Across Iraq, it was essential viewing, with all eyes focussed on the man who once ruled the nation with a rod of iron – the man now on trial for his life. For the people of the Shi’ite stronghold of Najaf, justice was finally being done.
“He made us and our sons orphans,” said one woman.
“He took away our men.”
The sight of Saddam Hussein in a courtroom dock was something many Iraqis had longed for. The former strongman was typically defiant, insisting he was still Iraq’s head of state and asking the judge: “Who are you?”
He dismissed the court as the product of an illegal invasion but despite this the ousted president did give a plea – of not guilty – as did the seven others on trial, all former members of his regime.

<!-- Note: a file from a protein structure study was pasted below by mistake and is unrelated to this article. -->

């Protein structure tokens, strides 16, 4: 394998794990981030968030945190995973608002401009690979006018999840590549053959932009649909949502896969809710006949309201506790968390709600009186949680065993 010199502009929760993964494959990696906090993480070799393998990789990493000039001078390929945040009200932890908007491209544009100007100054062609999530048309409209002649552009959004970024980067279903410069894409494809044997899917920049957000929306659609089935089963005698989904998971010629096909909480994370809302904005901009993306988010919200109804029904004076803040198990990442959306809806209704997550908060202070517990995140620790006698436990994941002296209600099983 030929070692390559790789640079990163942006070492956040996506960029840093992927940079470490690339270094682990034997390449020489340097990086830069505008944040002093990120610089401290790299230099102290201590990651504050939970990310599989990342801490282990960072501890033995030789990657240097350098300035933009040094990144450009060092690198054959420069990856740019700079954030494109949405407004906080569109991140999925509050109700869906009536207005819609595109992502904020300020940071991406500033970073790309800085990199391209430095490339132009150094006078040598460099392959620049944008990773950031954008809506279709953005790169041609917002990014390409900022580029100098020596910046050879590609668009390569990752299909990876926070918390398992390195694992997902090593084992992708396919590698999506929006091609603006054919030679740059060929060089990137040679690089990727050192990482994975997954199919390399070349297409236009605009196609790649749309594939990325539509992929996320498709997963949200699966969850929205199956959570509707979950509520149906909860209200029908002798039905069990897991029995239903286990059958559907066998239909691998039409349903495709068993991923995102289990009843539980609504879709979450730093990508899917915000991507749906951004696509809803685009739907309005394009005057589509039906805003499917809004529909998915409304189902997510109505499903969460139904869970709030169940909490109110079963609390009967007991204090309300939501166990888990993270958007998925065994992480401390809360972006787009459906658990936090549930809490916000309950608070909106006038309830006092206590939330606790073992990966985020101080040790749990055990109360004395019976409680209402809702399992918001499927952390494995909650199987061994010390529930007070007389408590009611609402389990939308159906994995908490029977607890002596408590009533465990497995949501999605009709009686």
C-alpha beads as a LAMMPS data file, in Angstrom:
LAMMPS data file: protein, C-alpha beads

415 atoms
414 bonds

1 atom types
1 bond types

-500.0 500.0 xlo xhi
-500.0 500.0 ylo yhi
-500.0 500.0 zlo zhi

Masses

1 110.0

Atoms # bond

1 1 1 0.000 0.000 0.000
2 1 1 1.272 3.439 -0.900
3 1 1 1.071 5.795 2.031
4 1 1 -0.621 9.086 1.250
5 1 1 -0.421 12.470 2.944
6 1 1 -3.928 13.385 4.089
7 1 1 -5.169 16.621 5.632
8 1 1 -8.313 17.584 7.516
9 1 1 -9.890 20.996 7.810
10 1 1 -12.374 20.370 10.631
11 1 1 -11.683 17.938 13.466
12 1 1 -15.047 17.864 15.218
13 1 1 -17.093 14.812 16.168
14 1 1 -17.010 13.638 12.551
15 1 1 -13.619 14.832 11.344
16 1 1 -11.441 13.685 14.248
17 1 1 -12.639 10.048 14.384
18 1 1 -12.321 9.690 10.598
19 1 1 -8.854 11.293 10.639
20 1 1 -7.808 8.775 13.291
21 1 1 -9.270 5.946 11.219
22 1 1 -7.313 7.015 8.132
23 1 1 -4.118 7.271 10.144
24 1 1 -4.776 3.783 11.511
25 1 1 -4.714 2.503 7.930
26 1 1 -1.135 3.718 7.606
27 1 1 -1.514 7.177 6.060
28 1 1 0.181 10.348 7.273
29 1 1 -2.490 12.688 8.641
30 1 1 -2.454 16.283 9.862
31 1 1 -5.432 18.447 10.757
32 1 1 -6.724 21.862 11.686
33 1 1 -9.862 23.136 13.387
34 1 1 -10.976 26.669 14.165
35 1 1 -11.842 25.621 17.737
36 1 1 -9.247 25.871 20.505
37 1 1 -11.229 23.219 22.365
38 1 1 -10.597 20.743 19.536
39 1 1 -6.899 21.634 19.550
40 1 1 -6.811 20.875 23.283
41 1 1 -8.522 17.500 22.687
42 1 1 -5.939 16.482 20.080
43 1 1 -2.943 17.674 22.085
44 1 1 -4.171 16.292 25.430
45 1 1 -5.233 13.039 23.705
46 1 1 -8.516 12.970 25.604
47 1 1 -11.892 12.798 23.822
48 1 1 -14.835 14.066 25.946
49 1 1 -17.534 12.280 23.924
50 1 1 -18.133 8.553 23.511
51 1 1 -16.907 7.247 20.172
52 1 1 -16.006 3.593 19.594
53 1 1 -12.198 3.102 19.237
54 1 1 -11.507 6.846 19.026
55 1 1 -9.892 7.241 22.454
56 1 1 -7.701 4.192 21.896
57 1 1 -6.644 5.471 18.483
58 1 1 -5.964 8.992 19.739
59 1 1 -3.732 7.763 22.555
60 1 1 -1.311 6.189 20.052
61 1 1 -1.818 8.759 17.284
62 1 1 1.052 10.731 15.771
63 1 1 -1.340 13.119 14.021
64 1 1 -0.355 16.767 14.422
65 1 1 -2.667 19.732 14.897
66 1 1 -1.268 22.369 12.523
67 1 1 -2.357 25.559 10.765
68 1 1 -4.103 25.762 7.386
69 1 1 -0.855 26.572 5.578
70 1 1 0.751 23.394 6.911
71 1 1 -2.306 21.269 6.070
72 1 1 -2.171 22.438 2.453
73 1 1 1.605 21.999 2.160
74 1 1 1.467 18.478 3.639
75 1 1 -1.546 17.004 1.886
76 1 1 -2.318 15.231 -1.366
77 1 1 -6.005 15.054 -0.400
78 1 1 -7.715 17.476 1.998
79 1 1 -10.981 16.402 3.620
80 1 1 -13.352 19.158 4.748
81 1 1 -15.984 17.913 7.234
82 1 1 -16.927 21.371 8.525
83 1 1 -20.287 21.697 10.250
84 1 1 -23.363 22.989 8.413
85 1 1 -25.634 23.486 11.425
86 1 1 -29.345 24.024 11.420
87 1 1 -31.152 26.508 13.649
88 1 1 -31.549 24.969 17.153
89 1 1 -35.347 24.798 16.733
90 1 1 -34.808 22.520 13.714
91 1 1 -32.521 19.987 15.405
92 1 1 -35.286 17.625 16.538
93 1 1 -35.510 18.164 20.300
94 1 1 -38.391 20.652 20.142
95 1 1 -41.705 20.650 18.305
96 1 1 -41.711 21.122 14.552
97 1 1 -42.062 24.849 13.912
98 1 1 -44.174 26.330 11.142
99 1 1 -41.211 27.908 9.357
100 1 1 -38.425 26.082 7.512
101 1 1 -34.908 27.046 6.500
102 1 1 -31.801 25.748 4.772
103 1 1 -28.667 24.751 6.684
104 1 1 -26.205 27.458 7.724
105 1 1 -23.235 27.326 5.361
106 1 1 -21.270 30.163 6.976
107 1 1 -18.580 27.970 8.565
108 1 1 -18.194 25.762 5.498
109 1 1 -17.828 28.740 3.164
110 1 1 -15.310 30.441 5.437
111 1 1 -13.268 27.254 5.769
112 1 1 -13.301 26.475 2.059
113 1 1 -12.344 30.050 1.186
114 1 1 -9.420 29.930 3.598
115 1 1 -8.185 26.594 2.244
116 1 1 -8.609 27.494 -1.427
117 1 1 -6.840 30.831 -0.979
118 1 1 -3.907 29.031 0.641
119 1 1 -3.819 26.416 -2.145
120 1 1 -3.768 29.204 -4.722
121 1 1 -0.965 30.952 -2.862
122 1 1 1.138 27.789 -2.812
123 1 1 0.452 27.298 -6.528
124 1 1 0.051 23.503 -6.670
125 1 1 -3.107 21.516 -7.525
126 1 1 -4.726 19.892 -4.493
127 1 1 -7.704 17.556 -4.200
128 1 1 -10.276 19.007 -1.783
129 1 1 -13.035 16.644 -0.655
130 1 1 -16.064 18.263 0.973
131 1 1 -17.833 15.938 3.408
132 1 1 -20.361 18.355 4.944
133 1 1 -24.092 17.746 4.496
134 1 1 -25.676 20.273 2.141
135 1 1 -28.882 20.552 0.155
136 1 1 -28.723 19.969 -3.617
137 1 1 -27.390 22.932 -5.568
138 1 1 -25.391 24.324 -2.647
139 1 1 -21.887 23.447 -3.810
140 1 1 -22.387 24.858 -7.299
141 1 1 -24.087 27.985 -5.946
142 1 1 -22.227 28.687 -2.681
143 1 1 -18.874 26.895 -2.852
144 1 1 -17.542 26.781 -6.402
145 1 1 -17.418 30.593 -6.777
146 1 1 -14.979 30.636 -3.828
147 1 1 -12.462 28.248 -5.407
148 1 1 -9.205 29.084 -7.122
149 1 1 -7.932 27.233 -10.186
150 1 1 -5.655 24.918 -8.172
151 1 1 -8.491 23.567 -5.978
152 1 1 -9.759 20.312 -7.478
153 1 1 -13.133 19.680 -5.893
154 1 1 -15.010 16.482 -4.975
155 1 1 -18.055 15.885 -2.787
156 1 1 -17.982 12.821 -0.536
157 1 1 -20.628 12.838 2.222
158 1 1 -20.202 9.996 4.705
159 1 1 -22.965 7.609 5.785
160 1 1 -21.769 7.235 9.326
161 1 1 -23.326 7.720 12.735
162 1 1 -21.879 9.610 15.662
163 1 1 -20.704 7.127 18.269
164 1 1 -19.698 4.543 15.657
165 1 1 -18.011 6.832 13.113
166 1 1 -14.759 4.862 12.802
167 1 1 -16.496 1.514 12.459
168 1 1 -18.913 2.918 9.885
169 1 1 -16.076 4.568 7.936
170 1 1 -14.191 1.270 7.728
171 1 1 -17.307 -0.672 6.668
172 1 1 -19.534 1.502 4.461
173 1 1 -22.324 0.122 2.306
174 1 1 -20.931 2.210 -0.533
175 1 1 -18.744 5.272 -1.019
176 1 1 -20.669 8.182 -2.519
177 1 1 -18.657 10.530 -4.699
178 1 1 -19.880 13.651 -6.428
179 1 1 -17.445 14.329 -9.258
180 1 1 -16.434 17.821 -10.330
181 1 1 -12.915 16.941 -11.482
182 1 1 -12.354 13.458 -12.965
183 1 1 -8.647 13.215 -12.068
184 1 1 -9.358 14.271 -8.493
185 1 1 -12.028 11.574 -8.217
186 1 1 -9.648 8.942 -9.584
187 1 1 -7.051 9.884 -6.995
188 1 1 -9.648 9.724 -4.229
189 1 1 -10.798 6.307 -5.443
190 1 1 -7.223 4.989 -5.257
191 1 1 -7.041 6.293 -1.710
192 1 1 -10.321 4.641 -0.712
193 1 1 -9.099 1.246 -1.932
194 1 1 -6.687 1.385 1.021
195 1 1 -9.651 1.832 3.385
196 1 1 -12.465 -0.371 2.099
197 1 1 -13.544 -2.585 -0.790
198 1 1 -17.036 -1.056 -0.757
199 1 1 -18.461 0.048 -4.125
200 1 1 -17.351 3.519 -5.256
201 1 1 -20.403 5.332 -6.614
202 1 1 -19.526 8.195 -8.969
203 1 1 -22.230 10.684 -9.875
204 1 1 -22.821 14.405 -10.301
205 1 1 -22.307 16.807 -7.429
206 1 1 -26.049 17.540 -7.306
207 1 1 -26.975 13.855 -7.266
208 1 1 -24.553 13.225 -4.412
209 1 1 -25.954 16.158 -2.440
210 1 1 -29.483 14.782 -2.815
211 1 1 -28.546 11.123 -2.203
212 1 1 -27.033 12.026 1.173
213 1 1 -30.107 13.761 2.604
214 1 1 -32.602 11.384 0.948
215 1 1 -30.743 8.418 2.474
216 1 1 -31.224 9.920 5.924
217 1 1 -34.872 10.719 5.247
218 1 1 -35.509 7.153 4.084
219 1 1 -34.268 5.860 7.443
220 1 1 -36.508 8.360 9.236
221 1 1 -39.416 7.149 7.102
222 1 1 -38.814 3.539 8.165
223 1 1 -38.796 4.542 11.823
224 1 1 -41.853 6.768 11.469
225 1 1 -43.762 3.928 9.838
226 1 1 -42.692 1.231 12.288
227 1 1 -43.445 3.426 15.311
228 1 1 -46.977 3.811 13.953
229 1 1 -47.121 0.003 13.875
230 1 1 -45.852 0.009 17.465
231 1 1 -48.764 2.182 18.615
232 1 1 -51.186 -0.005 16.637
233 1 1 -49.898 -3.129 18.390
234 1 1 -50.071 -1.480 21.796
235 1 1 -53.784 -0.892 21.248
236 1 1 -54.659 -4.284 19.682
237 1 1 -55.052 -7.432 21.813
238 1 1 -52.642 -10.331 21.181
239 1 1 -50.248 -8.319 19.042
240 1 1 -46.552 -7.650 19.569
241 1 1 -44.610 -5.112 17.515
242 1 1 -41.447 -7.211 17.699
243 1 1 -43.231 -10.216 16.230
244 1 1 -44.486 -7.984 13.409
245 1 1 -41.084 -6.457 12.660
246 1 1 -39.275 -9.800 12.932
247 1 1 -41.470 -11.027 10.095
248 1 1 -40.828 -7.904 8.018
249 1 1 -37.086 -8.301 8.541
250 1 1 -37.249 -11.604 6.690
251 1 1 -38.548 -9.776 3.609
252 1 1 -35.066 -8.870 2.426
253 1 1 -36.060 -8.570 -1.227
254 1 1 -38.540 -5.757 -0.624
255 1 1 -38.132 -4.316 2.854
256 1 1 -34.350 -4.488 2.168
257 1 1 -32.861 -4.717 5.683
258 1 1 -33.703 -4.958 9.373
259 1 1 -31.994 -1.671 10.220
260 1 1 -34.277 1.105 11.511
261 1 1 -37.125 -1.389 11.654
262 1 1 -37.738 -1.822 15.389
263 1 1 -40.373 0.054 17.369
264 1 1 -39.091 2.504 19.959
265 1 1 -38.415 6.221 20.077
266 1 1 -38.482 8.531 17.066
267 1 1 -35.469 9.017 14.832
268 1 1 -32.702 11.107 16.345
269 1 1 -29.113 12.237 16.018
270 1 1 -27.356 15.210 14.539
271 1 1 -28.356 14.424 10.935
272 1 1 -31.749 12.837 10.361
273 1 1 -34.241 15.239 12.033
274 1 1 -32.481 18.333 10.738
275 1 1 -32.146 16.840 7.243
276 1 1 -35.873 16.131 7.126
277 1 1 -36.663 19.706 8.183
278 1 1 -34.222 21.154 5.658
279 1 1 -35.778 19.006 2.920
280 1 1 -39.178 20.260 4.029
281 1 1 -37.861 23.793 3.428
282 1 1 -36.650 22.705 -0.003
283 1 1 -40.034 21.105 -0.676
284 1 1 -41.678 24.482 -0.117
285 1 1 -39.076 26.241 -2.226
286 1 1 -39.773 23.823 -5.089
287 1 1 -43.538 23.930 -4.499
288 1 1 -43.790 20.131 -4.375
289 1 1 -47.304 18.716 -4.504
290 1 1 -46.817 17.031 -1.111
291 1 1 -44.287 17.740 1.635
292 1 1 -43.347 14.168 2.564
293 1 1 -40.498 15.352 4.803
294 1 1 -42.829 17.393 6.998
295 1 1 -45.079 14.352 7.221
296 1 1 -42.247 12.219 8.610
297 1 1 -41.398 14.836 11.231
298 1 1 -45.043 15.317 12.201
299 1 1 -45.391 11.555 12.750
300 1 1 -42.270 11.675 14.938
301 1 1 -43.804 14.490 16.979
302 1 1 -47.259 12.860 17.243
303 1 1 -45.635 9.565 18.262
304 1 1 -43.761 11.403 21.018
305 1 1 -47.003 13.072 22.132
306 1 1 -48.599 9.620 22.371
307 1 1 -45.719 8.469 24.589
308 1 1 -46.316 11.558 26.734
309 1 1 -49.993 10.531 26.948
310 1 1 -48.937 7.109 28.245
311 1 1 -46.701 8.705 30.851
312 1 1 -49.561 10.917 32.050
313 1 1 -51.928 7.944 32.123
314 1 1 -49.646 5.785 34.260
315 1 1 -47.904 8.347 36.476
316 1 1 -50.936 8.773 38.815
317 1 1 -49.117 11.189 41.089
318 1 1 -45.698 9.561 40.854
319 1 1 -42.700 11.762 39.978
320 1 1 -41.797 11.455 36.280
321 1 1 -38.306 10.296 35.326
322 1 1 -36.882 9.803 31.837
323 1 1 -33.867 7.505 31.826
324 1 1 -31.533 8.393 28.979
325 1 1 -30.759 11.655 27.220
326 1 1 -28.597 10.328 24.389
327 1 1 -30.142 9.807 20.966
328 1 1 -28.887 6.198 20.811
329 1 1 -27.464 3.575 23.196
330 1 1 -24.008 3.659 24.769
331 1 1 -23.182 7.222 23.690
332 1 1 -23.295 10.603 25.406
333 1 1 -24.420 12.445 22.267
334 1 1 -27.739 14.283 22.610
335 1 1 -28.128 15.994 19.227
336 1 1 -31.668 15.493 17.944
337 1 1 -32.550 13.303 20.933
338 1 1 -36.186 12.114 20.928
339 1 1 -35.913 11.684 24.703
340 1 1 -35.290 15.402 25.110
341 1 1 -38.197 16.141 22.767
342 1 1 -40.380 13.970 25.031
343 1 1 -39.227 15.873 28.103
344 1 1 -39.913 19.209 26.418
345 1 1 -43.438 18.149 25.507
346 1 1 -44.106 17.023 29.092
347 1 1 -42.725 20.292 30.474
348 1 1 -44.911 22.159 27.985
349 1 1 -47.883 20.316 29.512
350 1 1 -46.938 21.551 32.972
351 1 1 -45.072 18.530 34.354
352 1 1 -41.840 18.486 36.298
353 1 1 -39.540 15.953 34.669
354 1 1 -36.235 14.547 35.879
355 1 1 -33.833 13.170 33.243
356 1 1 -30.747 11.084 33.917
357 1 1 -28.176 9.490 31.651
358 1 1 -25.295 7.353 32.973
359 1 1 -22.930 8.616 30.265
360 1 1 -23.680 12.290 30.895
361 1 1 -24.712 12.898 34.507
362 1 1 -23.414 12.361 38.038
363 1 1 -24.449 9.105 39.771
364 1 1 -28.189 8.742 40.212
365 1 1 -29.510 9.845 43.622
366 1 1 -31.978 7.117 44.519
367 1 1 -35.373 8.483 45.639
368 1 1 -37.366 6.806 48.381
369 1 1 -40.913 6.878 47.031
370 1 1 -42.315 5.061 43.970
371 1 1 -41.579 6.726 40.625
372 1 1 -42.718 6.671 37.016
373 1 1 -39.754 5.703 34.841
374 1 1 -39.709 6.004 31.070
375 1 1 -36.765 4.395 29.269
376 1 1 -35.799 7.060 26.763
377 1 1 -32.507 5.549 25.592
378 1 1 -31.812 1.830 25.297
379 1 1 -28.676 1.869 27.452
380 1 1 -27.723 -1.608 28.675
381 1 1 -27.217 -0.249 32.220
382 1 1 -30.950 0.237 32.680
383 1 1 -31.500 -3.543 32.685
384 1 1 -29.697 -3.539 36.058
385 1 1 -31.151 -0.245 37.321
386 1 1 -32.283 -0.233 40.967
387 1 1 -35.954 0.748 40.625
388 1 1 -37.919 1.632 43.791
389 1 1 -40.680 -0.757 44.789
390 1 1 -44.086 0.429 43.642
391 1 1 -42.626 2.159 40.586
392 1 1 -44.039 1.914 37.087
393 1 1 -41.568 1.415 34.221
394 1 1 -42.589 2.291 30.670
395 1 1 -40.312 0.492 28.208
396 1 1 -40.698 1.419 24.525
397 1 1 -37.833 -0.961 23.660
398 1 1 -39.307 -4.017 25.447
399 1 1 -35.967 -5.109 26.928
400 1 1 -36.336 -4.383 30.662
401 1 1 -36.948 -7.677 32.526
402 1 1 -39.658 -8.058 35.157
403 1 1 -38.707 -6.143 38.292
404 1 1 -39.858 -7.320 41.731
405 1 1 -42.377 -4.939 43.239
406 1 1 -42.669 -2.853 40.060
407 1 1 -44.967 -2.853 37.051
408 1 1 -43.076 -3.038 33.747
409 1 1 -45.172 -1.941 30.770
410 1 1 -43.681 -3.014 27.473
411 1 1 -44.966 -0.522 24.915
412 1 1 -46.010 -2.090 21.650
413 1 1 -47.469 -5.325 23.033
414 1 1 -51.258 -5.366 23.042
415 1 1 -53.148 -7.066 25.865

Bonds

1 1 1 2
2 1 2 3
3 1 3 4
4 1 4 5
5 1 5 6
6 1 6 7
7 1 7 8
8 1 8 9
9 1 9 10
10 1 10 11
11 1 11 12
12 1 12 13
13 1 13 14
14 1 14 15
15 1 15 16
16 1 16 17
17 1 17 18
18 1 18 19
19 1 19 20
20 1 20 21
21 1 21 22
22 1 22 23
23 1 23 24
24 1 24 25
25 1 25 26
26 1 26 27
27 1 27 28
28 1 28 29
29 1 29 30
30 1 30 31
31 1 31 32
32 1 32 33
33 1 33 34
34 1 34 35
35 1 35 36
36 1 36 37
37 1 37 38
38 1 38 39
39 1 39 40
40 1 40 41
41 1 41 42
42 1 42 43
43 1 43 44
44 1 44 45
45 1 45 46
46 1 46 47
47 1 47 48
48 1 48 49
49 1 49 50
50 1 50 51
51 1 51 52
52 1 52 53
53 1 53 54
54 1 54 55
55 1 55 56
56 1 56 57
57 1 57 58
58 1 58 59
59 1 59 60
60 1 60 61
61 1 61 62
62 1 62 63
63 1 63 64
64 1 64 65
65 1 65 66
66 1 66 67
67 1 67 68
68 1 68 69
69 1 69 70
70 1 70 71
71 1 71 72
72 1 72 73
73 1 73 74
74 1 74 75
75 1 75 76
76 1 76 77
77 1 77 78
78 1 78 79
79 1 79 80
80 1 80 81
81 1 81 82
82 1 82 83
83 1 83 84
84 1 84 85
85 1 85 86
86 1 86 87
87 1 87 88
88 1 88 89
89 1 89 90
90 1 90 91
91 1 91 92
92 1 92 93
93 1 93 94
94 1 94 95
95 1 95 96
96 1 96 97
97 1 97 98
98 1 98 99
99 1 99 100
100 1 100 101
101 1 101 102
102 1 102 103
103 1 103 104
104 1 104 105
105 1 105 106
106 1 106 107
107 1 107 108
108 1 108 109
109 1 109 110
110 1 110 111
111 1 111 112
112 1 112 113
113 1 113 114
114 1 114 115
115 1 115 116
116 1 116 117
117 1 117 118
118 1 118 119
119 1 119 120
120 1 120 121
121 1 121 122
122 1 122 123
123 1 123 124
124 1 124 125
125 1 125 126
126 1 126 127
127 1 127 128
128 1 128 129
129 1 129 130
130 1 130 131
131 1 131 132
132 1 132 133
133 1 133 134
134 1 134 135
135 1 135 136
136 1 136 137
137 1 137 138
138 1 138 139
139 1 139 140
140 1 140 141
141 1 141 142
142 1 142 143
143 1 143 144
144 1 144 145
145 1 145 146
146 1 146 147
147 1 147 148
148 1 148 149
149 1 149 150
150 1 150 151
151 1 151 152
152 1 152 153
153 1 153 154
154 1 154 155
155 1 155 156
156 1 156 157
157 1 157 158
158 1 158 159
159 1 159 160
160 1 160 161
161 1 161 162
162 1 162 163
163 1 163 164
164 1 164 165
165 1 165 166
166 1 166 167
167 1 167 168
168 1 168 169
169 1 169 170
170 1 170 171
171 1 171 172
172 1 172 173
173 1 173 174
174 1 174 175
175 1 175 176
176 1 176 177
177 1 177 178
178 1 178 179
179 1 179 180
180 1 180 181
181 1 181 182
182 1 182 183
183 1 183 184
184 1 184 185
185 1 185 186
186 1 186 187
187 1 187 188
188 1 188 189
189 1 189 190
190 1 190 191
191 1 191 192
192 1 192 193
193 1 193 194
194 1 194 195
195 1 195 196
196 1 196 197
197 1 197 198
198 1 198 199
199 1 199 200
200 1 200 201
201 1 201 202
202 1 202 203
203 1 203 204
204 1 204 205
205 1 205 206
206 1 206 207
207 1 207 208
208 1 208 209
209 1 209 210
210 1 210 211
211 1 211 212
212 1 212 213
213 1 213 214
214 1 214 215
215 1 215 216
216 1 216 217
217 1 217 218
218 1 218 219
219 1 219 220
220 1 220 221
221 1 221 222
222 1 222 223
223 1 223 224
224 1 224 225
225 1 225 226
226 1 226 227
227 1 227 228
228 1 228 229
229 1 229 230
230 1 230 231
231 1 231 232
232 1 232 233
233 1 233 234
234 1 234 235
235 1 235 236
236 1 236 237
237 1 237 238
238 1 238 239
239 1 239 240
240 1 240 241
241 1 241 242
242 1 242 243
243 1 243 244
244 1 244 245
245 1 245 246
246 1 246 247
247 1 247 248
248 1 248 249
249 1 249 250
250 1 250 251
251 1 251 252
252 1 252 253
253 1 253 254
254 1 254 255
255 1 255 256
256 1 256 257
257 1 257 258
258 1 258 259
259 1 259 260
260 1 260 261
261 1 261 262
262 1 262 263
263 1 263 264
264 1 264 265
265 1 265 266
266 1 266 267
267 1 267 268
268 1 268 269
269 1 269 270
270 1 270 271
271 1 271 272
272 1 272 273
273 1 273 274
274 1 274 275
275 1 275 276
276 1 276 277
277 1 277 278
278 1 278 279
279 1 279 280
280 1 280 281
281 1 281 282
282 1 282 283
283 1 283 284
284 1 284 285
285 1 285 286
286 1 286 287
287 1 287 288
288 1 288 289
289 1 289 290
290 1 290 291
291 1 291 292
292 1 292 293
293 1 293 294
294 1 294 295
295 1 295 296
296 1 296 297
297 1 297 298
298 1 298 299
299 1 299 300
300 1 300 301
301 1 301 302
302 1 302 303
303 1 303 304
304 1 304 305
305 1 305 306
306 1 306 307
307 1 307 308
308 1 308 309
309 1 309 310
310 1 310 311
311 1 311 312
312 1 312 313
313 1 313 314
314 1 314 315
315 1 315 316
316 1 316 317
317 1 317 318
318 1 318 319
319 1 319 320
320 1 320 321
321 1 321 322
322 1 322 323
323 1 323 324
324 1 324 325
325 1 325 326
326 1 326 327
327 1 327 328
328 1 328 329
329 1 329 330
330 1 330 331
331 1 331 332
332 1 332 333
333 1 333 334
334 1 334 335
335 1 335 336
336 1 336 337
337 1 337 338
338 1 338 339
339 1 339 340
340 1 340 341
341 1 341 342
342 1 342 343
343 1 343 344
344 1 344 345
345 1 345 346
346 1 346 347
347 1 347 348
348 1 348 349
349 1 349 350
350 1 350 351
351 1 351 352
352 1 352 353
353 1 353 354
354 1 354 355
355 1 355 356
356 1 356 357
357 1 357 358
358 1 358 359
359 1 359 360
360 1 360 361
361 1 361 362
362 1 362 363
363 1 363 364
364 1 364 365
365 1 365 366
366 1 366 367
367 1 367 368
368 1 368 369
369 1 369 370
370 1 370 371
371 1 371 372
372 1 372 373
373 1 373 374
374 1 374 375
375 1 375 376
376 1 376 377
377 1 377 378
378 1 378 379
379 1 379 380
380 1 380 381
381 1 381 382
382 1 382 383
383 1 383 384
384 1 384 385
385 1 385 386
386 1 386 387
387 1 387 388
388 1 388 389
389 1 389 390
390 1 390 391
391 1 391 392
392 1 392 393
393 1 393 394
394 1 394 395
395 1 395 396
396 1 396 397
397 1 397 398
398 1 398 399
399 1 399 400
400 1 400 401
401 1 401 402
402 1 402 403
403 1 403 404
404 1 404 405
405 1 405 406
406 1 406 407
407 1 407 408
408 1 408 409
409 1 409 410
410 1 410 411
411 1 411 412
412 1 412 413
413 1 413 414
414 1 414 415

The charges relate to the killing of over 140 men from the village of Dujail, following a failed assassination attempt on Saddam in 1982.
Not surprisingly, there, the trial was watched with particular interest. One man said he wanted Saddam to be asked about the location of mass graves believed to contain the bodies of Dujail’s victims.
However Iraq is a deeply divided country and in Saddam’s hometown of Tikrit, his supporters took to the streets.
The trial has been adjourned until November 28. The deposed president’s defence team says it needs more time to prepare its case.